This report will examine the factors that could affect exchange rates in the coming months to help you stay informed if you need to make a currency transfer. The table below shows the difference you would have received in Euros when buying £200,000 at the high compared to the low for the past month.

Currency Pair% ChangeDifference on £200,000
GBPEUR1%€2,340
With a Brexit transitional deal now in place, what can we expect from the Euro over the coming days?

What next for EUR exchange rates – Will the current trend continue?

The Eurozone economy continues to go from strength to strength, with the EUR for the most part, being the chief benefactor of this. Some analysts were predicting its demise last year but 12 months on and that prediction could not be less accurate.

It is a testament to the European Central Bank (ECB) and its President Mario Draghi, who have overseen a run that has culminated in the Eurozone economy producing its strongest growth in nearly seven years. However, this show of strength is now likely to put some pressure on the ECB to wind up their current monetary policy stimulus, possibly even later this year.

The aggressive measures Draghi and the ECB put in place have no doubt been of benefit to the Eurozone economy, which was in dire need of stabilization at the time.

However, monetary policy is intended to support an economy through times of economic downturn and hardship but with this period seemingly resigned to history, how will the ECB act and will there be an announcement at Thursday’s interest rate & policy meeting?

Personally, I do not anticipate a shift in interest rates or a change in stance in regards to the current Quantitative Easing (QE) programme. Draghi has been steadfast in his commitment to the current stimulus and the benefits the Eurozone economy have reaped from it.

Only recently he reaffirmed his belief that the current levels of QE could perhaps be diluted over the coming months but not completely dissolved, for fear of any negative repercussions for the Eurozone economy. In fact, he even suggested the current programme could be extended into 2019 if necessary, which indicates that he is hardly likely to change the current remit any time soon.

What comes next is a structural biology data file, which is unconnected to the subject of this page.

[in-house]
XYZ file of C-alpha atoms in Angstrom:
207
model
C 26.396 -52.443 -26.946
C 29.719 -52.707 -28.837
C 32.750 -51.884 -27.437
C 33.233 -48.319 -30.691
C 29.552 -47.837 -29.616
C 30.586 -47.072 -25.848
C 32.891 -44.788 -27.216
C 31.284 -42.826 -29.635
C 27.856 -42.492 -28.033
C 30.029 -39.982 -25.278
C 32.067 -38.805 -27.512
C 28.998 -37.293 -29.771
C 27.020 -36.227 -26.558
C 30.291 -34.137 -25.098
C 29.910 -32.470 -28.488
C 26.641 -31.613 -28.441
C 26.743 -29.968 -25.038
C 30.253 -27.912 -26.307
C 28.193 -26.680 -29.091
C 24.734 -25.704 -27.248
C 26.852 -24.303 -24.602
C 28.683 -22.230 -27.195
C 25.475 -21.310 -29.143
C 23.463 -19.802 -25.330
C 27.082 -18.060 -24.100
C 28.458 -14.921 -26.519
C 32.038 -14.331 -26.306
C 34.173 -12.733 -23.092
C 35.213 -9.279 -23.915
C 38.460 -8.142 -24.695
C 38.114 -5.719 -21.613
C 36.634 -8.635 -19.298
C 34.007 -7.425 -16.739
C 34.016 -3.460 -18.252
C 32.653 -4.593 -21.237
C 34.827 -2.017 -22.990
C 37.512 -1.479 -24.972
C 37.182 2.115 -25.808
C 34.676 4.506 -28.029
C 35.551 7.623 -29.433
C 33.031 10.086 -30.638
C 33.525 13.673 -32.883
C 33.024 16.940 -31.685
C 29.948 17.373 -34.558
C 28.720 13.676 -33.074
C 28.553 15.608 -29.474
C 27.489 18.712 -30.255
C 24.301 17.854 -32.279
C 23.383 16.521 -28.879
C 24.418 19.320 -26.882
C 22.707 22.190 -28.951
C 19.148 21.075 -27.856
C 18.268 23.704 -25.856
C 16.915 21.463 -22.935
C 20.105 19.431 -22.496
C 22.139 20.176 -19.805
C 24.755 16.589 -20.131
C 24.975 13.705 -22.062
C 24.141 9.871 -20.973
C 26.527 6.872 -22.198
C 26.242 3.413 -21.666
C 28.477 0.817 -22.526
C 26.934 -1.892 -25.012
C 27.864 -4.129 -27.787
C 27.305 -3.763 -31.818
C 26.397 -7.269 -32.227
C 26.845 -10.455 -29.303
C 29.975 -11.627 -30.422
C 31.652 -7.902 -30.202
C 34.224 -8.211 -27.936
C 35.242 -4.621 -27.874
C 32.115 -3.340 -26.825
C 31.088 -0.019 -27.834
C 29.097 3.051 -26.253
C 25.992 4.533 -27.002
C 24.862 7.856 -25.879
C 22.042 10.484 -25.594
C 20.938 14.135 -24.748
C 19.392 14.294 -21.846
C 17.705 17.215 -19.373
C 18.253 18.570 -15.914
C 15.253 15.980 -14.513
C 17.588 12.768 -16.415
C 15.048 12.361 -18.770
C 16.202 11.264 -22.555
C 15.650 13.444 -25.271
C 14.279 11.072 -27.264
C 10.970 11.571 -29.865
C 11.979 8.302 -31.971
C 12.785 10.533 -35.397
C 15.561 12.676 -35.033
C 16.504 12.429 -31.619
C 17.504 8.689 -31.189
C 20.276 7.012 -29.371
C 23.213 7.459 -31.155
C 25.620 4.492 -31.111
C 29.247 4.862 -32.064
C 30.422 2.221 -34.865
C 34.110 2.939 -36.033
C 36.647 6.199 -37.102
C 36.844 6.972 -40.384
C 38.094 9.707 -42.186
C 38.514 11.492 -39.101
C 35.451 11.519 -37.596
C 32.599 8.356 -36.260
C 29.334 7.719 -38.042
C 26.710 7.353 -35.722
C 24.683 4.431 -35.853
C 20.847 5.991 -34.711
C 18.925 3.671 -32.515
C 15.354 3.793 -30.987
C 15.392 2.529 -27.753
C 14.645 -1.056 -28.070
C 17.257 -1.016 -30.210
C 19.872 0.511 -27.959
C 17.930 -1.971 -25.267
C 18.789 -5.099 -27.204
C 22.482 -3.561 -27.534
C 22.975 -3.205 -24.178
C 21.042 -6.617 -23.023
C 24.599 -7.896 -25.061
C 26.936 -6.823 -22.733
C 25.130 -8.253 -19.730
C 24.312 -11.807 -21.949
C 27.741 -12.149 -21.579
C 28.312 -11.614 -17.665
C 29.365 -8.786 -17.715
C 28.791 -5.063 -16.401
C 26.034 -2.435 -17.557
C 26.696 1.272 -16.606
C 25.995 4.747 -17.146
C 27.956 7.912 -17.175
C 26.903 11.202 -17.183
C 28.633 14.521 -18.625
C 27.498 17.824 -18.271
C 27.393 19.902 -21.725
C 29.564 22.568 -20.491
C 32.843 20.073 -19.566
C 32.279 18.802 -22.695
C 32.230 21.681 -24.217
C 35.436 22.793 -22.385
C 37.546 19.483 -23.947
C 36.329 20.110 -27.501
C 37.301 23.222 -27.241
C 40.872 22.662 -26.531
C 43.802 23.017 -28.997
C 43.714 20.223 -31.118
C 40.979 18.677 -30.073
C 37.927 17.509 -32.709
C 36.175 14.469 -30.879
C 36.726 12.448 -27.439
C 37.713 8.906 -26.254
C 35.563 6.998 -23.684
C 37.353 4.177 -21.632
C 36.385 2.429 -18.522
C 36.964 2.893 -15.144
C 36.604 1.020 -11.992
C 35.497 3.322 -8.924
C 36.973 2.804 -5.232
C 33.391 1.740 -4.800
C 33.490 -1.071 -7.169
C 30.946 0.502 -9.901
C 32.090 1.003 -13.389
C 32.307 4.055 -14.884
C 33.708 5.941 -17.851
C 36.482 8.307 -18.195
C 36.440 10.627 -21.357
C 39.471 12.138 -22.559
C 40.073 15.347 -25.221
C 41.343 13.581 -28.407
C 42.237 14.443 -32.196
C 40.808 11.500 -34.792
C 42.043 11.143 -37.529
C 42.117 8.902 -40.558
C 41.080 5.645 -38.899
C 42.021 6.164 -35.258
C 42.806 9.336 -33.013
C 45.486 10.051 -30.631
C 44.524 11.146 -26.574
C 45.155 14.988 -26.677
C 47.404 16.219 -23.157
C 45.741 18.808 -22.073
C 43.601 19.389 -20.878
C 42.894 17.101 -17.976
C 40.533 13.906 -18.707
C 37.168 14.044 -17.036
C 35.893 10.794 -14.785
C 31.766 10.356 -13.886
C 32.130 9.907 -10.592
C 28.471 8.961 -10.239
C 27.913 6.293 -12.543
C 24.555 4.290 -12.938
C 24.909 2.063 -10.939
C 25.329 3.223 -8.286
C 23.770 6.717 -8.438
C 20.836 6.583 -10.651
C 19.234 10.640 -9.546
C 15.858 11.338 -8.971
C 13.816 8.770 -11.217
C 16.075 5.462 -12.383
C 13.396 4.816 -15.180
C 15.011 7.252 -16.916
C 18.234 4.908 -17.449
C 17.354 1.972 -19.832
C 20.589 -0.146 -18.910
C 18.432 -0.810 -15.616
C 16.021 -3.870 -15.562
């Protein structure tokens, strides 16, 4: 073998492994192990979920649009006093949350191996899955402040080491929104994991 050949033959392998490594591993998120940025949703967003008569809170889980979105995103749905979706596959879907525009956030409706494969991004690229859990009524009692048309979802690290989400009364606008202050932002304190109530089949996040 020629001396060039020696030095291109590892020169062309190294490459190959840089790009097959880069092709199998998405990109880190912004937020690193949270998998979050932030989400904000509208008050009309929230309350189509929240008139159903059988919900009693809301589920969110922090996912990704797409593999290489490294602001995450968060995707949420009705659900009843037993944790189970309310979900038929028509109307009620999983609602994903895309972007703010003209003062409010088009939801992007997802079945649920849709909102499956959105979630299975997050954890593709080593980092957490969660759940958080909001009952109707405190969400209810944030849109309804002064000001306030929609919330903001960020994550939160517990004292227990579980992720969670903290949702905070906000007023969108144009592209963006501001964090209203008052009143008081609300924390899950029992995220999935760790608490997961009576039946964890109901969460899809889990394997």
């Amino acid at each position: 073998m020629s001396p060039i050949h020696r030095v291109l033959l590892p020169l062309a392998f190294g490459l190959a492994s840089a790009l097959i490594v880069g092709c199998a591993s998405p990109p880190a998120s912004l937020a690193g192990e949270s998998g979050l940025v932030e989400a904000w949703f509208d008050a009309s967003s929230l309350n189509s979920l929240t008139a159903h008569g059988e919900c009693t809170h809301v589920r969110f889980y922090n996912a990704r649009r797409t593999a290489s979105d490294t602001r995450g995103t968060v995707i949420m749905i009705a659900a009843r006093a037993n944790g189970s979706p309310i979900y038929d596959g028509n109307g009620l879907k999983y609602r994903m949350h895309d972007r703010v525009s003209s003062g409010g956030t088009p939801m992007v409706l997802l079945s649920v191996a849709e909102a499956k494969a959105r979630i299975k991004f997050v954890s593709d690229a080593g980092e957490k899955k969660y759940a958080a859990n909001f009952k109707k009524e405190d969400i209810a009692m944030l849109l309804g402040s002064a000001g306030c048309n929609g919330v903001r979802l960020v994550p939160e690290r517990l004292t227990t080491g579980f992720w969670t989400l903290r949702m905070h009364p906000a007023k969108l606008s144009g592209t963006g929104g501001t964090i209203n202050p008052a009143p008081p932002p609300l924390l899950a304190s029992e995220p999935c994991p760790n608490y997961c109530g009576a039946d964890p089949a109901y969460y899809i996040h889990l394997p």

It is far more likely that he will once again point to its on-going benefits and the protection it is giving and as such I wouldn’t be holding out for a change in stance come Thursday’s decision.

Why has the EUR lost value against Sterling this week?

Despite the current positivity surrounding the Eurozone economy, both in terms of its economic output and future growth forecast, the EUR has lost ground against its Sterling counterpart during the early part of the trading week.

However, the Pound itself has fallen so far in the past 6-12 months that the scope for improvement is greater than the scope for further demise and as such, I would not be too concerned if I had any upcoming EUR currency positions to execute.

It is still finding support in the mid-teens against Sterling and has continued to perform well against the greenback. It currently sits close to a three year high and some of the best levels we’ve seen since the EUR was first introduced as a currency. This is despite the US economy performing extremely over recent months, alongside that of the Eurozone’s.

Whilst rates remain at such attractive levels, it may be prudent to remove the risk of what may lie ahead. The markets are likely to be driven by developments with Brexit negotiations and fluctuations with interest rates & monetary policy, which will likely also have a direct impact on exchange rates.

For this reason I would be looking to take advantage of the current sell prices against both GBP and the USD.

For more information on how future data releases could affect your Euro requirement, call our trading floor on 01494 725 353 or email me here.

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Exchange rates on this page are interbank rates and indicate where the market is trading to show the performance of a currency pair. They are not indicative of the rates which we offer. The information on this web site is provided free of charge for information purposes only. It does not constitute advice to any person on any matter. Foreign Currency Direct plc. ("FCD") makes every reasonable effort to ensure that this information is accurate and complete but assumes no responsibility for and gives no warranty with regard to the same.